“View Through the Trees” – Canadian Landscape Painting

View Through the Trees - Canadian Painting“View Through the Trees”
(2014)
11×14
acrylic on panel

“View Through the Trees” is another of my Roe Islet paintings. Roe Islet is a Parks Canada protected area on Pender Island (British Columbia, Canada).

Roe Islet has one of the most pleasant walks . In every direction there are interesting trees, mossy rocks, sea views, and a couple of weeks ago, orcas. This view is on the north side of the islet with the distant hills being that of North Pender Island. A peaceful, inspiring spot.

Art and painting by Debra Hunter
www.thehuntergroup.ca

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“Night Arbutus” (2015) – Canadian Landscape Painting by Debra Hunter

"Night Arbutus" - Canadian landscape painting

“Night Arbutus” – Canadian landscape painting

Recently I have been working on a series of paintings based on Roe Islet, a protected Parks Canada site on Pender Island (British Columbia, Canada). I am really enjoying focusing on creating art based on the such an interesting area of Canadian landscape. This painting was done quickly one evening, I wanted to paint a simplified feel of the tree without getting too hung up on details. It is a small 8×10 painting, acrylic on canvas, that focuses on the twists of the tree and the colors of night. If you have the opportunity to ever stroll to the very end of Roe Islet, you will surely recognize the tree, just past the white bench and to the left. You can’t miss it.

Landscape painting and Canadian art by Debra Hunter
Red Deer, Alberta & Pender Island, British Columbia, Canada
www.thehuntergroup.ca
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View Through The Trees, Roe Islet (Inspiration)

View Through The Trees, Roe Islet (Inspiration) (2014) 4 inches by 6 inches acrylic on panel

View Through The Trees, Roe Islet (Inspiration)
(2014)
4 inches by 6 inches
acrylic on panel

I have recently completed four paintings based on Roe Islet on Pender Island (British Columbia, Canada). Completing four paintings in a short period of time has been a valuable learning experience, with one of the best discoveries being that of how valuable a “study” painting can be. Technically the painting shown here could be considered a “study” for the main painting, but I have decided to think of the small paintings as being “inspirations” instead. The “inspiration” paintings are still proper paintings, just paintings on a very small scale. With the main painting I lay down the under-painting using an image on my iPad as a reference, but once the structure is done I tend to use the inspiration painting to guide me.

Roe Islet is a tiny little island just feet off Pender Island and is part of a Parks Canada site. The islet is home to amazing trees, interesting plants and rocks, a pleasant walk and beautiful ocean views. If you are interested in viewing images of Pender Island, check out my blog at www.islandhomeblog.wordpress.com ,you will see how inspirational the scenery is.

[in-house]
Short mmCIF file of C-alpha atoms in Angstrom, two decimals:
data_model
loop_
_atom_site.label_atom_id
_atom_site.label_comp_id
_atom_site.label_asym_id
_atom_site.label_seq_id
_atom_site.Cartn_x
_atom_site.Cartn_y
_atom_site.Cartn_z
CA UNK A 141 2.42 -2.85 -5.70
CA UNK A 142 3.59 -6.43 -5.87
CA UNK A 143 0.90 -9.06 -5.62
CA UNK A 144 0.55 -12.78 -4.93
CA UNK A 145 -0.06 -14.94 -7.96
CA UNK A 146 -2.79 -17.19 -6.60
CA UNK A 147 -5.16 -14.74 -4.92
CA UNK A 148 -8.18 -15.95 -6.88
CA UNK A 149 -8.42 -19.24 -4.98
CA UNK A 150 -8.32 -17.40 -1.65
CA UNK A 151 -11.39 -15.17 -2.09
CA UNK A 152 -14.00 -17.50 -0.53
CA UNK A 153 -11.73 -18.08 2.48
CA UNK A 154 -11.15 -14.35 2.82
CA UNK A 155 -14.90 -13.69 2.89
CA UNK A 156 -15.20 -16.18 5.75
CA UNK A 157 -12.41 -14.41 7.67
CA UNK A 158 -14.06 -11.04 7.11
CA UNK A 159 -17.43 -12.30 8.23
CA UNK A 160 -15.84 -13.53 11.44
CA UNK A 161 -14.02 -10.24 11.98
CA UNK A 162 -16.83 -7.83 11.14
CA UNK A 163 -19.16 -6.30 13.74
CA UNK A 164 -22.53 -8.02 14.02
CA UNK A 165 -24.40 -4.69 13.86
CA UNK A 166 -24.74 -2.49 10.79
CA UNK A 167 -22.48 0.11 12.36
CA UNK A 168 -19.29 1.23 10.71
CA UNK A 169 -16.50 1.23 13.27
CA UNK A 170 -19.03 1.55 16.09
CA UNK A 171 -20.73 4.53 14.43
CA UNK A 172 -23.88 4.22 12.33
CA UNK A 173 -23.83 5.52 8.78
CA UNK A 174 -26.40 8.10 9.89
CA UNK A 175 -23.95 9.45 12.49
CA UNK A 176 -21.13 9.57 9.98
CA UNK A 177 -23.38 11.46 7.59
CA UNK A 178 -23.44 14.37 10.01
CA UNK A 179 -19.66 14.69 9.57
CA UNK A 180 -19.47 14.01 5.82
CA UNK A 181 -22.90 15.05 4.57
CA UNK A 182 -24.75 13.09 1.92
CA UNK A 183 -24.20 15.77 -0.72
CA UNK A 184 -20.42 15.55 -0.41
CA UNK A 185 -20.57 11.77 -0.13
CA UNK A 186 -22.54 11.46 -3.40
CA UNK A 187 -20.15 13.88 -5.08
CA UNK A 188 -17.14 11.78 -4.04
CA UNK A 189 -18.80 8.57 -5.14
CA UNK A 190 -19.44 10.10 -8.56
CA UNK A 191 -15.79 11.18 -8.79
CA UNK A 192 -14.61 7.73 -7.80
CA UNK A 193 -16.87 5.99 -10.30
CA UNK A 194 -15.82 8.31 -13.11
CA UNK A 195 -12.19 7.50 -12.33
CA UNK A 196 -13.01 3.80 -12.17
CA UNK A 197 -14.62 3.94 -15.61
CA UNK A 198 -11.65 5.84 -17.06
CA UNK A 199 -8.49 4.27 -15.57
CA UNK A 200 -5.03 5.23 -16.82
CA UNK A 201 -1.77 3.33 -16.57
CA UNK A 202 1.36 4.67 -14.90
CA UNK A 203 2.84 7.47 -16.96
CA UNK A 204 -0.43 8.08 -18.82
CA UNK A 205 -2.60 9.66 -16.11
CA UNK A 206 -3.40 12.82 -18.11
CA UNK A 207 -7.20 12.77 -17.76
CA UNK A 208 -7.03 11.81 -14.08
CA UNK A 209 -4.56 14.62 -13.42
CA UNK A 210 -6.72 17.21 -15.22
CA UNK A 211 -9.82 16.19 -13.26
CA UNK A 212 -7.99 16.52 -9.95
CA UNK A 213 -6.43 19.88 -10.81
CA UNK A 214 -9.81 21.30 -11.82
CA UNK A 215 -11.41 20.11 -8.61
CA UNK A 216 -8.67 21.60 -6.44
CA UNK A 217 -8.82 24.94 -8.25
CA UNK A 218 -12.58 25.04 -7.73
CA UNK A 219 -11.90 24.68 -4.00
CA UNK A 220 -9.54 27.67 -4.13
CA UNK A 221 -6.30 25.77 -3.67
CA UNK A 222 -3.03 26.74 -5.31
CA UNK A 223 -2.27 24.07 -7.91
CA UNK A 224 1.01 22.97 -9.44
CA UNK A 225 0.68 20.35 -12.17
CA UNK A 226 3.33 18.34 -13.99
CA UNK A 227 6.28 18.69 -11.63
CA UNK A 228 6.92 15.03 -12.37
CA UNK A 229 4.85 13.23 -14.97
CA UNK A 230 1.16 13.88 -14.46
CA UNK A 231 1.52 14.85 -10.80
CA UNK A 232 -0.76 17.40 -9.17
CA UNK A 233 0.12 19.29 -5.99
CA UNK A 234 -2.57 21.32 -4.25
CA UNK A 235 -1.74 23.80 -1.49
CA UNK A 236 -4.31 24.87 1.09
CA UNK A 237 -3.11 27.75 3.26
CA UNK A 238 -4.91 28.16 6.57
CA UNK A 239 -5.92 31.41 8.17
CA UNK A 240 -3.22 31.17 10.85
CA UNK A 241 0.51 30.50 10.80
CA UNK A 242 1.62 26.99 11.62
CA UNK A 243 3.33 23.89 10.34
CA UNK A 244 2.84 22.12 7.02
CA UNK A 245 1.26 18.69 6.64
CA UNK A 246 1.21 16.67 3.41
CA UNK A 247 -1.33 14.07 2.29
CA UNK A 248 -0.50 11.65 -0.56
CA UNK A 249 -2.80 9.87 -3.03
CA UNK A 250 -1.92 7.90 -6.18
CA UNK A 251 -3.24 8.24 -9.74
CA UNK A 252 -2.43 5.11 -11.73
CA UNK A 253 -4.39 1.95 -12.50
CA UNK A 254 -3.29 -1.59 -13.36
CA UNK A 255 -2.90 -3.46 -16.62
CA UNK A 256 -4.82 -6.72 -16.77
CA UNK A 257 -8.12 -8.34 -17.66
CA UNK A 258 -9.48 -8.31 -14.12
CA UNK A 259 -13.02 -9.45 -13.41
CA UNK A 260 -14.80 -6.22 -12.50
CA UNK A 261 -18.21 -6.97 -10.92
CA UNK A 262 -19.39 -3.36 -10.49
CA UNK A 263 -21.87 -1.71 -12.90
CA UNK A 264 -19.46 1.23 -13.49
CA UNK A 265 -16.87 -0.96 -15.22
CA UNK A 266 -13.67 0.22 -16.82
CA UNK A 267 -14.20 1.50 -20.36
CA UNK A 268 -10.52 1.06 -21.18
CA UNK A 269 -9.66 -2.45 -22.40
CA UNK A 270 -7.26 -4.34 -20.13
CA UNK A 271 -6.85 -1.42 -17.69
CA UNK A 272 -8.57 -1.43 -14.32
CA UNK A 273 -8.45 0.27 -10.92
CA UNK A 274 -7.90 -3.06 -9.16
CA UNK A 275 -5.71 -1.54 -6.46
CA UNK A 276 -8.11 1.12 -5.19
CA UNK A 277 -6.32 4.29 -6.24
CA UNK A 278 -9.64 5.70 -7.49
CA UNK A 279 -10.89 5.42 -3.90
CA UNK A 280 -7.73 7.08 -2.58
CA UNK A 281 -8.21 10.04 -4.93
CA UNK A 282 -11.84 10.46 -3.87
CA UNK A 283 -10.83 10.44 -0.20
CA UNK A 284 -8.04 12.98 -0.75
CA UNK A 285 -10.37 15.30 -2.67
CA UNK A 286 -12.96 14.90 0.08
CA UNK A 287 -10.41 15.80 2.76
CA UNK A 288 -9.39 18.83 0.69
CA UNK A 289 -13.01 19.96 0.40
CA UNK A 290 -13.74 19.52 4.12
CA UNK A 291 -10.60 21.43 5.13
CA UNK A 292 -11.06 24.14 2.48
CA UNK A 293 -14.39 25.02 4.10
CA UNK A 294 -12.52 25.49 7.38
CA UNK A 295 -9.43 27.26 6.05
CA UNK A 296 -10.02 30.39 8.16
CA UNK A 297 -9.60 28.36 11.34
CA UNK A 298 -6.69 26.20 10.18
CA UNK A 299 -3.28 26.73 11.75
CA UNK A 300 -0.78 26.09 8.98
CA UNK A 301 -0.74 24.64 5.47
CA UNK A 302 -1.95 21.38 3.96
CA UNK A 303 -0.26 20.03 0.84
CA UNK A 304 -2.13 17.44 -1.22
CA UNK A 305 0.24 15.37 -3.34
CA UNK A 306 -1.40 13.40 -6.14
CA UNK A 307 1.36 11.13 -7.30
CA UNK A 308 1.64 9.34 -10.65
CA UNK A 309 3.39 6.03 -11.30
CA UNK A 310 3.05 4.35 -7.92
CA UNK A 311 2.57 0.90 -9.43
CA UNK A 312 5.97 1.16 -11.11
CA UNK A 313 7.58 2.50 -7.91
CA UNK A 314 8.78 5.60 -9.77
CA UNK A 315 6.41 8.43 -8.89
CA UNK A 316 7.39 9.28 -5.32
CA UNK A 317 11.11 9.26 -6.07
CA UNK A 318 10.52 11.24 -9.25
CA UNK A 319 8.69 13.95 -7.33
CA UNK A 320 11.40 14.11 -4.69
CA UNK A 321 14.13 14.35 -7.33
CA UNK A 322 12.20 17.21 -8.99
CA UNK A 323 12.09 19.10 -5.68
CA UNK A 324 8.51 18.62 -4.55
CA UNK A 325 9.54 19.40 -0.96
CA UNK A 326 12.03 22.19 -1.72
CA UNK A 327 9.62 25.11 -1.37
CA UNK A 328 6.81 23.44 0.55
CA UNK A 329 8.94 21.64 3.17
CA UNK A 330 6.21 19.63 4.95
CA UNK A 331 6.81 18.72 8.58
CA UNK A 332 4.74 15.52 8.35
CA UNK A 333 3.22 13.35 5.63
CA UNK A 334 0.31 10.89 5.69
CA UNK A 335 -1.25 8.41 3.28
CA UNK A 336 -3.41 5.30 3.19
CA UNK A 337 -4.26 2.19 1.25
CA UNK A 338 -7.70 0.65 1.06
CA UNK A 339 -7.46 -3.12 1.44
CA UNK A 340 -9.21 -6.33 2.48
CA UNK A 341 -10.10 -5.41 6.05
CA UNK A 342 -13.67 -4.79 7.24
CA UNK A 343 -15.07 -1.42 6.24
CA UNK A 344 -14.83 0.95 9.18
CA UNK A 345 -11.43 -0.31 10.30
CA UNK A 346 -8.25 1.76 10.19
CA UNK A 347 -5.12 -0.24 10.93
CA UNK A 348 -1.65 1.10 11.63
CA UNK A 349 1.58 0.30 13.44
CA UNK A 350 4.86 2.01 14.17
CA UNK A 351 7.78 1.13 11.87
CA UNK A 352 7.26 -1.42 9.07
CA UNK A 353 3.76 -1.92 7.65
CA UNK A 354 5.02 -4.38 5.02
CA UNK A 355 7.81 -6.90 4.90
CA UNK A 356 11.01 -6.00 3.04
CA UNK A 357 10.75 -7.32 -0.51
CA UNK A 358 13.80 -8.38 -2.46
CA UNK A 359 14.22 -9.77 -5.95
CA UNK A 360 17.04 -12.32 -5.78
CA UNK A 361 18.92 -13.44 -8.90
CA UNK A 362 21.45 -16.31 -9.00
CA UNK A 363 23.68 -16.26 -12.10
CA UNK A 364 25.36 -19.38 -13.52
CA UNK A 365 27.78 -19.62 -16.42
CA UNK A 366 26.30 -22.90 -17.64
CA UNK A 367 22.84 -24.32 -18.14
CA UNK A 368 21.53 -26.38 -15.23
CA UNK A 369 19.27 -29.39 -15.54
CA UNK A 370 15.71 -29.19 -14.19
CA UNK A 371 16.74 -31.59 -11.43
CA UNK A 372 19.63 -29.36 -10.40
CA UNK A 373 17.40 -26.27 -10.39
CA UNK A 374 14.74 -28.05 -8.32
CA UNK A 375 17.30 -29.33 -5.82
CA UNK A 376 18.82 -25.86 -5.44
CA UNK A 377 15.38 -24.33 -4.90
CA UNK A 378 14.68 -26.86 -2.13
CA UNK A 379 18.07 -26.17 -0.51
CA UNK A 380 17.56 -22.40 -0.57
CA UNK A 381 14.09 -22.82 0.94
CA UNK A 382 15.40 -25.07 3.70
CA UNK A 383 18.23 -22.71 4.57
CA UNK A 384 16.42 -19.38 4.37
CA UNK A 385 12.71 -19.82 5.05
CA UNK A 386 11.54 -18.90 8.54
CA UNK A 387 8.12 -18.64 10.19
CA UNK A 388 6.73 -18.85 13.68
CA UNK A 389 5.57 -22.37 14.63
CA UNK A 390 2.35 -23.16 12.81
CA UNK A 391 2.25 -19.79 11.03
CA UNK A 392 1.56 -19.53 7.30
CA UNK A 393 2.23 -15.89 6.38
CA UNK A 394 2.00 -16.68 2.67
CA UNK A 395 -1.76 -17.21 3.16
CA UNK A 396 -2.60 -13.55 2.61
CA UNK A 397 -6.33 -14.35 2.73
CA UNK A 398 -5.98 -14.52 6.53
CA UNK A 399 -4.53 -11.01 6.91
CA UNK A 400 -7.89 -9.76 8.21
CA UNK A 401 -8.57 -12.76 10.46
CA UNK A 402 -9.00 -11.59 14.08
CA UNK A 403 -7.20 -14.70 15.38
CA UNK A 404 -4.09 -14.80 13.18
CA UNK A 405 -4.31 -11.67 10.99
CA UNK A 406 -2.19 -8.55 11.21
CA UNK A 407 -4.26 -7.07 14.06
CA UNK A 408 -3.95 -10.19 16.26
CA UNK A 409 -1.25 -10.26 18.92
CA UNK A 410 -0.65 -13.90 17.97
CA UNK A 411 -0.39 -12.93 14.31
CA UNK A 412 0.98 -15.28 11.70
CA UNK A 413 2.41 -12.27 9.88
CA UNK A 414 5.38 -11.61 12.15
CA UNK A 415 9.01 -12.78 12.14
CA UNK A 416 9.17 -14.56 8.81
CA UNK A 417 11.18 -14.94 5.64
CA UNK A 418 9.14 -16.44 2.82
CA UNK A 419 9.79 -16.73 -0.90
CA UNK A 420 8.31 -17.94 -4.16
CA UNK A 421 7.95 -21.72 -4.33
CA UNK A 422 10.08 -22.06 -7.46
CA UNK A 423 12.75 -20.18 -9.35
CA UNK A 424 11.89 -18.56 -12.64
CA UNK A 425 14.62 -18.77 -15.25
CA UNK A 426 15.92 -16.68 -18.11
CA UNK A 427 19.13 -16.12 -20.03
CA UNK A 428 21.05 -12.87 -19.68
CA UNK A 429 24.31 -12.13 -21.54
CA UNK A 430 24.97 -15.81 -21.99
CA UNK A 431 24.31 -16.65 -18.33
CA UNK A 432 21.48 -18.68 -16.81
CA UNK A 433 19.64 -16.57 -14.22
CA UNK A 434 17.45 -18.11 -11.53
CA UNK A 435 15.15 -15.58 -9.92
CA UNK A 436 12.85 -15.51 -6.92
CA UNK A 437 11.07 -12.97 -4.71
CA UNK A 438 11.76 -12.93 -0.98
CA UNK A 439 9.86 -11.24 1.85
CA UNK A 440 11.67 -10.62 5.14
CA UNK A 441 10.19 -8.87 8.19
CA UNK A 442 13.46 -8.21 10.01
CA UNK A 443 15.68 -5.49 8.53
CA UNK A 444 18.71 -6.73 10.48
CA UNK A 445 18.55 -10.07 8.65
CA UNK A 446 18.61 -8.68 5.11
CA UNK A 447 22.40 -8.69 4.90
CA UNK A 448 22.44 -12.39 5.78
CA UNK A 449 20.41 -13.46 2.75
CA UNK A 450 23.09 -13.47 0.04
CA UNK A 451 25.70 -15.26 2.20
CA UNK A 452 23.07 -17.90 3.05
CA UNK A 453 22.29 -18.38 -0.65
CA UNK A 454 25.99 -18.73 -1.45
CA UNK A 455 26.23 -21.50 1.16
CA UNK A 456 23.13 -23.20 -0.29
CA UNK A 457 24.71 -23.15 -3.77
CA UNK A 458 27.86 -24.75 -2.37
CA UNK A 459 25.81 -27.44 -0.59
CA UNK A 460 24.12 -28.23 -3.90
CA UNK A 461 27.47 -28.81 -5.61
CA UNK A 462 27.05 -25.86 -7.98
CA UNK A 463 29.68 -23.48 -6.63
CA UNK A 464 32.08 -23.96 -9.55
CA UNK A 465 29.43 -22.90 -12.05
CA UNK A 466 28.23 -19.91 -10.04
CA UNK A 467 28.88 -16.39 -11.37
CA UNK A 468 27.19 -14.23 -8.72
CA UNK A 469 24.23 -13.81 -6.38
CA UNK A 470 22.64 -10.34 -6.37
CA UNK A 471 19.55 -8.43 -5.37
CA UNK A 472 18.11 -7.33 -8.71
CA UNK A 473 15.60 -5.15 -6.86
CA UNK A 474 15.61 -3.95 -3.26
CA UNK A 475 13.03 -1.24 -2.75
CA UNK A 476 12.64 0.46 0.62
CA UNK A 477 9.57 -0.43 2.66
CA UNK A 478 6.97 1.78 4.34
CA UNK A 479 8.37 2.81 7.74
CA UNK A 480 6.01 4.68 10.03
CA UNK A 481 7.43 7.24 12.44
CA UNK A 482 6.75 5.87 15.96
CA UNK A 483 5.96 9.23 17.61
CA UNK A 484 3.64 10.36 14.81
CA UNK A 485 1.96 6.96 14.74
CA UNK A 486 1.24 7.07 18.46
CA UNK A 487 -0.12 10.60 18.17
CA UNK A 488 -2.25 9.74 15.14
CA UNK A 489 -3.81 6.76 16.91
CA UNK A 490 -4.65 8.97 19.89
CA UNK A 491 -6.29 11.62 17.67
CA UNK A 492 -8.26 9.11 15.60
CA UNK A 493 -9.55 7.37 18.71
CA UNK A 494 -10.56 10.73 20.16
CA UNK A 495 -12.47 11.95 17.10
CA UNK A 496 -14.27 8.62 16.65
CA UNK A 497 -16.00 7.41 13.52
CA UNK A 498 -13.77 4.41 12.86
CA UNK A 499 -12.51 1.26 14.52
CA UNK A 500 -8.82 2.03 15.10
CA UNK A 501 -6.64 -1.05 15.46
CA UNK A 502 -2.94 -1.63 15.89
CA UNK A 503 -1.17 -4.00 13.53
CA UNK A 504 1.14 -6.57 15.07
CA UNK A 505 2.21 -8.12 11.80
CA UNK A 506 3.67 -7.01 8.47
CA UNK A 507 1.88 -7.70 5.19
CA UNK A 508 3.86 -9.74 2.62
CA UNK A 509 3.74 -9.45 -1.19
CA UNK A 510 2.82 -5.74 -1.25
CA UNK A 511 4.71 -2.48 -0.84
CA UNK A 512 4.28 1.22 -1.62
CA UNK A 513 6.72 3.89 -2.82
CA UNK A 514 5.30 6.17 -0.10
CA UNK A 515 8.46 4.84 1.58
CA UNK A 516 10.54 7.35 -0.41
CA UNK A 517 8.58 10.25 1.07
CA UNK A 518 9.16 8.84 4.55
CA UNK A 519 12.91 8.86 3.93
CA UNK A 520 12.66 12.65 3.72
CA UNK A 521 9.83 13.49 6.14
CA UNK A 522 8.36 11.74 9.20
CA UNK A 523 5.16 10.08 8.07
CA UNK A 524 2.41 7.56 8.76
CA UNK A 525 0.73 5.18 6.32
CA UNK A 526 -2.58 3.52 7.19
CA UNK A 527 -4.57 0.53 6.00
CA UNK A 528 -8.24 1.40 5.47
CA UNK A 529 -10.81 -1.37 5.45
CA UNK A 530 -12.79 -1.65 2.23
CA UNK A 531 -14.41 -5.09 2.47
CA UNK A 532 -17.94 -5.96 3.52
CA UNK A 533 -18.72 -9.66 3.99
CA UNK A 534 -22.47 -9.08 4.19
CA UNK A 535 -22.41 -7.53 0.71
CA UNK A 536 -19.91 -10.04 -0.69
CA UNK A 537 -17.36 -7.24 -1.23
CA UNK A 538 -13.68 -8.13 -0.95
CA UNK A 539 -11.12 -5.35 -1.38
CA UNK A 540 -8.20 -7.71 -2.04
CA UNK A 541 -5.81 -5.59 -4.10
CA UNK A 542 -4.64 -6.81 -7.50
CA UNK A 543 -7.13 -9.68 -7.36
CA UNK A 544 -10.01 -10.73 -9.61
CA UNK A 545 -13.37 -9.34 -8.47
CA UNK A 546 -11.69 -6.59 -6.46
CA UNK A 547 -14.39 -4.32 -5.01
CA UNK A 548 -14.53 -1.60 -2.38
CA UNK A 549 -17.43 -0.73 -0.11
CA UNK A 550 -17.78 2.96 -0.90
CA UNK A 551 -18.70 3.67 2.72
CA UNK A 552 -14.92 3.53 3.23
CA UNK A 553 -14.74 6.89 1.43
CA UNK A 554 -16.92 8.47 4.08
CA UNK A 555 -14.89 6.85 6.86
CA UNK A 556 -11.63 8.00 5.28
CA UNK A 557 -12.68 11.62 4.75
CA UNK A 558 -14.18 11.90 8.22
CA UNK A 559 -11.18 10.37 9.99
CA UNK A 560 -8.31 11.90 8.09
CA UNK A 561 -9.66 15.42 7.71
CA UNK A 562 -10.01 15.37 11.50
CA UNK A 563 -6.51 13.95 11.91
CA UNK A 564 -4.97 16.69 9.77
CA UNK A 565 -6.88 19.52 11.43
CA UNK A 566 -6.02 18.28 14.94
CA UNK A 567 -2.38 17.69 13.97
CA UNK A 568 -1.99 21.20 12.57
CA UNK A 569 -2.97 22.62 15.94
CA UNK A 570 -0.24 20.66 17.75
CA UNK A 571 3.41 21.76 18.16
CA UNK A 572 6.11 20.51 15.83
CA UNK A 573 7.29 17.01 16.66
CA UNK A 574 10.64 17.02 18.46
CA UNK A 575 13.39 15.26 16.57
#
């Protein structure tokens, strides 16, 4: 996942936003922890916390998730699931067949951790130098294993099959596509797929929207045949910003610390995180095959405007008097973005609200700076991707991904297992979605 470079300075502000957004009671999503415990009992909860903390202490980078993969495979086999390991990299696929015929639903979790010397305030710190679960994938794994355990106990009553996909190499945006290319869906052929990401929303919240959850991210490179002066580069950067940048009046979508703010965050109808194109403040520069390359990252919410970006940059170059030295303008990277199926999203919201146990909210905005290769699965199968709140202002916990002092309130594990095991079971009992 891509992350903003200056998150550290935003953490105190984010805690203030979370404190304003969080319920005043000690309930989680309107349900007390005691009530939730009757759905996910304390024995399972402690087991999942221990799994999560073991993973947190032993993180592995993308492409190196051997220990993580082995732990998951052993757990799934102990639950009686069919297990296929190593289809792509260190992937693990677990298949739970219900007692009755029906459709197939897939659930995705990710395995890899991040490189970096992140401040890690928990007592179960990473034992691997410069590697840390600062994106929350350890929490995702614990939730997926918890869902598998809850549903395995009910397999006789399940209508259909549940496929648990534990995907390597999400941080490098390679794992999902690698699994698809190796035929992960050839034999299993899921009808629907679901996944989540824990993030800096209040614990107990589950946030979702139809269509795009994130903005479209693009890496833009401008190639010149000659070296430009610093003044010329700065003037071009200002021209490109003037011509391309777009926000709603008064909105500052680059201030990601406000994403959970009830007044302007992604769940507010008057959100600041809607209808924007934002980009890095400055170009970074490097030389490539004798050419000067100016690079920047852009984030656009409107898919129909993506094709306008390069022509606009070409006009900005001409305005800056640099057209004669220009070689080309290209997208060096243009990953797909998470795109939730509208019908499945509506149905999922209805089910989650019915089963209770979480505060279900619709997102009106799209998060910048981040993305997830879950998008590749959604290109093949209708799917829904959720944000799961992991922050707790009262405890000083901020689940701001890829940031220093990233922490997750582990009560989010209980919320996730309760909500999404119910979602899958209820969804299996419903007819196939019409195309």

Painting by Debra Hunter
Red Deer, Alberta & Pender Island, British Columbia, Canada

www.thehuntergroup.ca

 

A Fundraiser and a Painting

blog painting hangingOn Friday November 21st the Harris-Warke gallery is holding their annual fundraiser. This fundraiser auctions off works donated by local artists with the proceeds used for gallery operating costs throughout the year. Our city, Red Deer (Alberta, Canada,) has very few exhibition spaces so it is a cause worth supporting.

My piece is “Roe Islet Arbutus #1″, an 8″x10” painting of acrylic on canvas. It features the very unique arbutus trees that grow on the west coast of Canada.

blog roe islet arbutus #1 8x10 2014 satThis year the gallery asked for small pieces. It is kind of fun walking into a gallery space filled with small pieces instead of the usual huge pieces. It is a different experience standing 2 feet away from a piece of artwork compared to 20 feet away. Every single piece shown would easily fit into someone’s home.

blog galleryThe auction starts tomorrow evening at 7:00 pm, check it out if you are in town!

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Painting by Debra Hunter

www.thehuntergroup.ca

“Welcome Bay Arbutus” (2014) – new painting

"Welcome Bay Arbutus" 2014 24" x 36" acrylic on canvas

“Welcome Bay Arbutus”
2014
24″ x 36″
acrylic on canvas

“Welcome Bay Arbutus” is another of my Pender Island paintings. This is a quiet little bay on North Pender Island and depicts a day, one November, that was cold, wet and foggy……what our family refers to as “it’s west-coasting outside”. Wellie weather.

“Welcome Bay Arbutus” is finally finished after two years of working on the canvas sporadically. At three feet wide it is one of my favorite sizes of canvas to paint on.

Working for such a long spread out time on this canvas created some interesting situations. First, I had to keep reminding myself what it was that first attracted me to the subject matter and what I wanted to present. The second thing that was tricky was keeping the style the same over the course of time. Last week I discovered that the painting looked like it had been painted in three different styles in distinct zones. One area I have no idea what I was originally thinking….apparently a sponge was handy and I used it (a lot!). The only way to solve the “three style” painting was to completely attack the areas that did not work, ignore what had been done in the past, and paint as if I was painting by scratch. In the end it all worked out and I am really happy with the piece.

Painting by Debra Hunter

www.thehuntergroup.ca

 

“Autumn Walk, Dr. George Trail, Gaetz Lake Sanctuary” – New Painting of the Canadian Landscape (Red Deer, Alberta)

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“Autumn Walk, Dr. George Trail, Gaetz Lake Sanctuary”
2014
11 inches by 14 inches
acrylic on panel